In these case report, the results of late dead space fraction (fDlate), end-tidal alveolar dead space fraction (AVDSf), arterial-alveolar gradient CO2 [P(a-et)CO2], and slope phase 3 of spirogram of two patients who underwent thromboendarterectomy for pulmonary embolism (PE) are shown. PE was diagnosed by pulmonary scintigraphy, helical tomography, and pulmonary angiography. The calculation of fDlate, AVDSf and P(a-et)CO2 was based on volumetric capnography associated with arterial blood gas analysis. The pre-operative fDlate of the first patient was 0.16 (cutoff 0.12) and AVDSf was 0.30 (cutoff 0.15). However, the fDlate of the second patient was false-negative (0.01) but, the AVDSf was positive (0.28). Postoperative fDlate of the first patient was -0.04 and AVDSf was 0.16; for the second patient, the values were 0.07 and 0.28, respectively. The association of these capnographic variables with image exams reinforces the importance of this noninvasive diagnosis method.
Este relato de dois casos com os resultados da fração tardia de espaço morto (fDlate), fração do espaço morto alveolar end-tidal (AVDSf), gradiente artério-alveolar de CO2 [P(a-et)CO2] e slope da fase 3 do espirograma, submetidos à tromboendarterectomia pulmonar por tromboembolismo pulmonar (TEP). O TEP foi diagnosticado pela cintilografia pulmonar, tomografia helicoidal computadorizada e por arteriografia pulmonar. O cálculo da fDlate, AVDSf e P(a-et)CO2 baseou-se na capnografia volumétrica associada à gasometria arterial. A fDlate pré-operatória do primeiro paciente foi de 0,16 (cutoff de 0,12) e a AVDSf = 0,30 (cutoff de 0,15). Já a fDlate do segundo paciente resultou falso-negativa (0,01), embora a AVDSf resultasse positiva (0,28). A fDlate pós-operatória do primeiro paciente foi de -0,04 e a AVDSf de 0,16; a fDlate do segundo paciente foi de 0,07 e a AVDSf = 0,28. A associação destas variáveis com os exames por imagem reforça a importância deste método como ferramenta diagnóstica não-invasiva no diagnóstico de TEP.
It is well-known that unexpected death can occur in consequence of pulmonary thromboembolism (PTE) and anticoagulation is often effective in reducing the possibility of a new embolic event and death. For this reason, in patients in whom PTE is suspected, noninvasive methods would be preferred and available to be incorporated as part of bedside evaluation. Bedside techniques to evaluate patients with PTE are based upon a few respiratory parameters derived from the alveolar dead space. However, these variables have some limitations due to the difficulty to distinguish patients with PTE from those with other chronic obstructive pulmonary diseases (COPD). In order to overcome this difficulty, Eriksson et al.  described a diagrammatical method to extrapolate arterial-alveolar gradient [P(a- ET)CO2] to a late virtual expiration. This variable is called late dead space fraction (fDlate). The authors have performed a study enrolling 38 patients with suspected PTE and observed that fDalte was above than 0.12 in normal individuals, and in patients with COPD fDlate was below than 0.12. Another capnographic variable, the end-tidal alveolar dead space fraction (AVDSf)  calculate from the equation PaCO2 - PetCO2 / PaCO2, "corrected" fDalte falsenegative result. In the present two-case report, it was possible to correlate the result of pulmonary artery pre and post-thromboendarterectomy scan with fDlate, AVDSf, and the CO2 arterial-alveolar gradient [P(a-ET)CO2].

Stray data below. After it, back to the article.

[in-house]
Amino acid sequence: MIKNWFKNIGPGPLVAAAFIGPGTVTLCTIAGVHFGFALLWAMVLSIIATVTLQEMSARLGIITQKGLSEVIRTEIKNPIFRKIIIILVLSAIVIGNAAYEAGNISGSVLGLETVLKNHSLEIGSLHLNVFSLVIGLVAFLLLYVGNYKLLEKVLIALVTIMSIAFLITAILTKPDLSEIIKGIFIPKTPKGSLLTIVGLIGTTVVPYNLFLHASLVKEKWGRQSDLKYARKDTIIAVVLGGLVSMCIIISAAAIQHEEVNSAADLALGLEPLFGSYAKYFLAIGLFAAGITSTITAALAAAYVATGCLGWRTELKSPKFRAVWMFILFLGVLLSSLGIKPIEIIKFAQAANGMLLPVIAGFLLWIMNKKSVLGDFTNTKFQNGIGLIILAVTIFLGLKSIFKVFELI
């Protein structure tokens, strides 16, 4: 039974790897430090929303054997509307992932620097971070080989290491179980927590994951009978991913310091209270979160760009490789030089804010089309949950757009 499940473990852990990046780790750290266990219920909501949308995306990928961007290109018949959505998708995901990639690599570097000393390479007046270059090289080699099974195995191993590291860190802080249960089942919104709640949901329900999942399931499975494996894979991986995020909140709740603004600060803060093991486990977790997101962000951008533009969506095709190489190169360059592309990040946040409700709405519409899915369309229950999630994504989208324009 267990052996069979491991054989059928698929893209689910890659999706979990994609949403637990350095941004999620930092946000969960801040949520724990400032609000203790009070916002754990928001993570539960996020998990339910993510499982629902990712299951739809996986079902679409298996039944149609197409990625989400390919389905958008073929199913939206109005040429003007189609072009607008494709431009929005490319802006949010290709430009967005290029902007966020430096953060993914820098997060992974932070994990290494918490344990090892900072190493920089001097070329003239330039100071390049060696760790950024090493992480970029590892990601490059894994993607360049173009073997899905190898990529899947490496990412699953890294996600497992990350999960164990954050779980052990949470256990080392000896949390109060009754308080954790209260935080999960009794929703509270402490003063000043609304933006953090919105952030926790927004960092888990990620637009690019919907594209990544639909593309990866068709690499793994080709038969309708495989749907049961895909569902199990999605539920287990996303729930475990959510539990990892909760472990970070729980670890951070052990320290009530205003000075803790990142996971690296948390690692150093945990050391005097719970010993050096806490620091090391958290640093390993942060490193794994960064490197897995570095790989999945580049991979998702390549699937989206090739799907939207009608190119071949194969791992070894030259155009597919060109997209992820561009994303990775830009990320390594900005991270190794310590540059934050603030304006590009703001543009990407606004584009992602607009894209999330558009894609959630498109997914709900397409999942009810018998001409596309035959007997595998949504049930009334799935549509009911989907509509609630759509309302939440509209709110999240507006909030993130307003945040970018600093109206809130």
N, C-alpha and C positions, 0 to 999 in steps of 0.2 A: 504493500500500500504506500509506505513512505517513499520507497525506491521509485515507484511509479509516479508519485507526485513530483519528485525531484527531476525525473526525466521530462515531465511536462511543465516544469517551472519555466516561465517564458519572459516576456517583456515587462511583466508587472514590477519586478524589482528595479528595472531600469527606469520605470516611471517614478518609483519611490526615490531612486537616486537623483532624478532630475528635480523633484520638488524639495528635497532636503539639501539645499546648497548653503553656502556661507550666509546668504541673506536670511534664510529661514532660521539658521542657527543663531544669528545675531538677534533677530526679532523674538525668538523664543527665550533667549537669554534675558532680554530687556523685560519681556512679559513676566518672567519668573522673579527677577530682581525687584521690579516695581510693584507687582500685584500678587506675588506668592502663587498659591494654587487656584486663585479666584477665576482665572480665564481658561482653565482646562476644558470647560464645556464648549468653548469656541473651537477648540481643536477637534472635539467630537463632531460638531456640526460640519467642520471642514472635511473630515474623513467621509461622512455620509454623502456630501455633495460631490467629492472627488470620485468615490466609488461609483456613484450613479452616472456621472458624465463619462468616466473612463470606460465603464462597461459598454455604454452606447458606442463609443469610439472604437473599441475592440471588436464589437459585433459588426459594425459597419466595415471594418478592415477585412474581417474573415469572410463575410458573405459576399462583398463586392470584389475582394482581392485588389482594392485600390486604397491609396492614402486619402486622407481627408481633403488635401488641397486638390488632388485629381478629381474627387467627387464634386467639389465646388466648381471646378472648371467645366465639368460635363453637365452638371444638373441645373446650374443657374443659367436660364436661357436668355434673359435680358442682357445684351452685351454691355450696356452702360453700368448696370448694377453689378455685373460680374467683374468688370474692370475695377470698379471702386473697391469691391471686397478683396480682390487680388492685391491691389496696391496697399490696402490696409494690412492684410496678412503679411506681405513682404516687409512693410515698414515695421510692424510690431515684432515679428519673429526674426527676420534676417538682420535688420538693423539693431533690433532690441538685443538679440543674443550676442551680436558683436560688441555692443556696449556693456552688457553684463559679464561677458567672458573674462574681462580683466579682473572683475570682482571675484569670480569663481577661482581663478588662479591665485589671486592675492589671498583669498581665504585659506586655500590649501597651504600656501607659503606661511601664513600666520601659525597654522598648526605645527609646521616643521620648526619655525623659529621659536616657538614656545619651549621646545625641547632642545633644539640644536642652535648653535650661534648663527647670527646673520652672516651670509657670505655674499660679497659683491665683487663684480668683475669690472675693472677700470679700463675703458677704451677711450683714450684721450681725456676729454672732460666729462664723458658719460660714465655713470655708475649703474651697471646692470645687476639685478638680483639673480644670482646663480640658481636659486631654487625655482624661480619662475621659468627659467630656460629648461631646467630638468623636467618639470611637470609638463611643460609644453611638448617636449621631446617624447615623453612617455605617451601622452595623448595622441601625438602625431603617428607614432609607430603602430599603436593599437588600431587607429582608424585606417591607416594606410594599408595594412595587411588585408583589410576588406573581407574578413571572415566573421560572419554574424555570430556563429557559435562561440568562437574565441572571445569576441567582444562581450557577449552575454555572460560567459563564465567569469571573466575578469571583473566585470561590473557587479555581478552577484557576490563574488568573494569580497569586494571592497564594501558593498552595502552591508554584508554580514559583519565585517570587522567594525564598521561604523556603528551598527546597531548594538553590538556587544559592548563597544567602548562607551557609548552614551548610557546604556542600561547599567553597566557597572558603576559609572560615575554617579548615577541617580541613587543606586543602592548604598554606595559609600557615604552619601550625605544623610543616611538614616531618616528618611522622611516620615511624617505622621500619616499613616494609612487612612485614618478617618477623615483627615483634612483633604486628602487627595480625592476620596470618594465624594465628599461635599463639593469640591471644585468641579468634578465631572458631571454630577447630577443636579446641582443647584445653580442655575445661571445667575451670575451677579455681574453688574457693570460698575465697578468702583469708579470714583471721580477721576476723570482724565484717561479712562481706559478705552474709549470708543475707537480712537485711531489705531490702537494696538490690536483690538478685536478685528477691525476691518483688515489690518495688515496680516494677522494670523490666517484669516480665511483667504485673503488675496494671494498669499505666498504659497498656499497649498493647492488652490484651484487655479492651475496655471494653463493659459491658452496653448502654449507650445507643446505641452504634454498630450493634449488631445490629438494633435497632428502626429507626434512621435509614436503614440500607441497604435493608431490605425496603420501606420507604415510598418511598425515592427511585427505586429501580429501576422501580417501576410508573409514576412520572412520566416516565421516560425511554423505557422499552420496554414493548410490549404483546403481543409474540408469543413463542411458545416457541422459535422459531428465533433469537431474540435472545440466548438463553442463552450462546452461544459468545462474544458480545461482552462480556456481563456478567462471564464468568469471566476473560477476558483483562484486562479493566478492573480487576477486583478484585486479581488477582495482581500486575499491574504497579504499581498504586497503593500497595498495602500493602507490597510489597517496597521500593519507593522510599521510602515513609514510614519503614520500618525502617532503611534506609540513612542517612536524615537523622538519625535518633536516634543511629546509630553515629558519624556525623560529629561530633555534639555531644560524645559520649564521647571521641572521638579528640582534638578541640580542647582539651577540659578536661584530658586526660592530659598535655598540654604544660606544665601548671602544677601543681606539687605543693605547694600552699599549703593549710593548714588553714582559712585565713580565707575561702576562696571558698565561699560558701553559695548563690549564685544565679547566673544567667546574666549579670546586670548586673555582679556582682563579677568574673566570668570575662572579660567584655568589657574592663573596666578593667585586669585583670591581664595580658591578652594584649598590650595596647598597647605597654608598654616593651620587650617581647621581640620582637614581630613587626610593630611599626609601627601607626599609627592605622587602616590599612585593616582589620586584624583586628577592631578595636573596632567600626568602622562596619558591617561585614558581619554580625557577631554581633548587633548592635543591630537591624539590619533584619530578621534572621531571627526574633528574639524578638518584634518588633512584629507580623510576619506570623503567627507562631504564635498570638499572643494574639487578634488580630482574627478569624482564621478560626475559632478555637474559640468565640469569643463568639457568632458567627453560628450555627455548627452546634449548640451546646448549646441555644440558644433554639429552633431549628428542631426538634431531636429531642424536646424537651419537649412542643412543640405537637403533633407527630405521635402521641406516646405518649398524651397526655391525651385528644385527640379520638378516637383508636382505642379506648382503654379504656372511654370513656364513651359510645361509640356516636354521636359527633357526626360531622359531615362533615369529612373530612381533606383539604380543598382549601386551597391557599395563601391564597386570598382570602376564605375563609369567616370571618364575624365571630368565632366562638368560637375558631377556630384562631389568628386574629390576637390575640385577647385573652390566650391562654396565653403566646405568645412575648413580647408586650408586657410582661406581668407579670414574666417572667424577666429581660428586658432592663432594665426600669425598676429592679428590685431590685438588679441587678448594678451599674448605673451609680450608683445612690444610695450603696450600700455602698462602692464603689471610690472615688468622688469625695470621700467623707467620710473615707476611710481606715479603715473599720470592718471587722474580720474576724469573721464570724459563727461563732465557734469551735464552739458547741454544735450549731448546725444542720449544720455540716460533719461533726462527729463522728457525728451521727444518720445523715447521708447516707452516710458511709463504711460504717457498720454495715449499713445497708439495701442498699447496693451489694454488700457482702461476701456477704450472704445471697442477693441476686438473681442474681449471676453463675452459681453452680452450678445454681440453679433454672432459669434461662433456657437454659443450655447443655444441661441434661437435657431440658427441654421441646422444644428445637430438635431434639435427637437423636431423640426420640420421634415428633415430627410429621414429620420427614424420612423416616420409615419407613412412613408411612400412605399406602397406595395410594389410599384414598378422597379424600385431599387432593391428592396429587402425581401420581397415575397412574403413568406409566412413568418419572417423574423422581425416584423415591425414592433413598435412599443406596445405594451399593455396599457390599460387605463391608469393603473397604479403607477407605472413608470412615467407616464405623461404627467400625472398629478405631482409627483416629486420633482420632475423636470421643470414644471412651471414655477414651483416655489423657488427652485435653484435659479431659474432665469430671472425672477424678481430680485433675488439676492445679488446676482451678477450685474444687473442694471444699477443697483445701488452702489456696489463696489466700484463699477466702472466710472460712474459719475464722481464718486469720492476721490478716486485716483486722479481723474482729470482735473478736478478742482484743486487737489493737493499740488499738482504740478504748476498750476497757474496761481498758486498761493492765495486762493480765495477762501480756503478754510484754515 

A male patient, aged 69-year-old, was admitted to general ward with a history of dyspnea, palpitation, and dry cough, and later referred to the ICU; he denied pneumopathy and smoking. Physical examination revealed arrhythmic pulse and subtle hepatomegaly. Arterial blood gases revealed hypoxemia (PaO2 = 48.8 mmHg) and hypocapnia (PaCO2 = 31mmHg). Echocardiogram showed mild increase of the right ventricle, pulmonary artery hypertension with an estimated systolic pressure of 76 mmHg and thrombus size of 30 x 20 mm in the right atrium. With PTE as a diagnostic hypothesis, a complete anticoagulation with unfractioned heparin was started. The patient was maintained on oxygen therapy through an air-entrainment (Venturi) mask. Ventilation/perfusion pulmonary scintigraphy showed multiple hypoperfusion areas compatible with difuse pulmonary embolization. Helical computed tomography (HCT) showed the presence of thrombi in the right and left pulmonary arteries spanning to their posterior segmental arteries. Taking into consideration the patient's history of over a two-week evolution and the maintenance of hemodynamics and clinical stability, extensive chronic embolism was suspected and chemical thrombolysis was contraindicated. After hemodynamic evaluation, a pulmonary thromboendarterectomy was performed .
A 42-year-old male heavy smoker patient (30 cigarettes a day over 15 years) presented on physical examination antiphospholipid antibody syndrome dyspnea to minor exertions and normothermia. Arterial blood gases revealed hypoxemia with PaO2 = 64.9 mmHg, PaCO2 = 31.4 mmHg, and sO2 = 92.9%. Echocardiogram showed pulmonary artery hypertension with an estimate systolic pressure of 75 mmHg and a large thrombus (17 x 67 mm) adhered to right ventricle (RV) anterior wall occluding its outflow tract. Pulmonary scintigraphy showed perfusion failure on right and left lungs basal segments. HCT showed right ventricular filling pressure failure compatible with left descending interlobar artery thromboembolism with areas of pulmonary infarction in lower lobe of left lung. This patient was considered for surgical treatment because of right ventricle occlusion, besides presenting right pulmonary artery thromboembolism, which was highlighted by arteriography. Left pulmonary artery was embolus-free.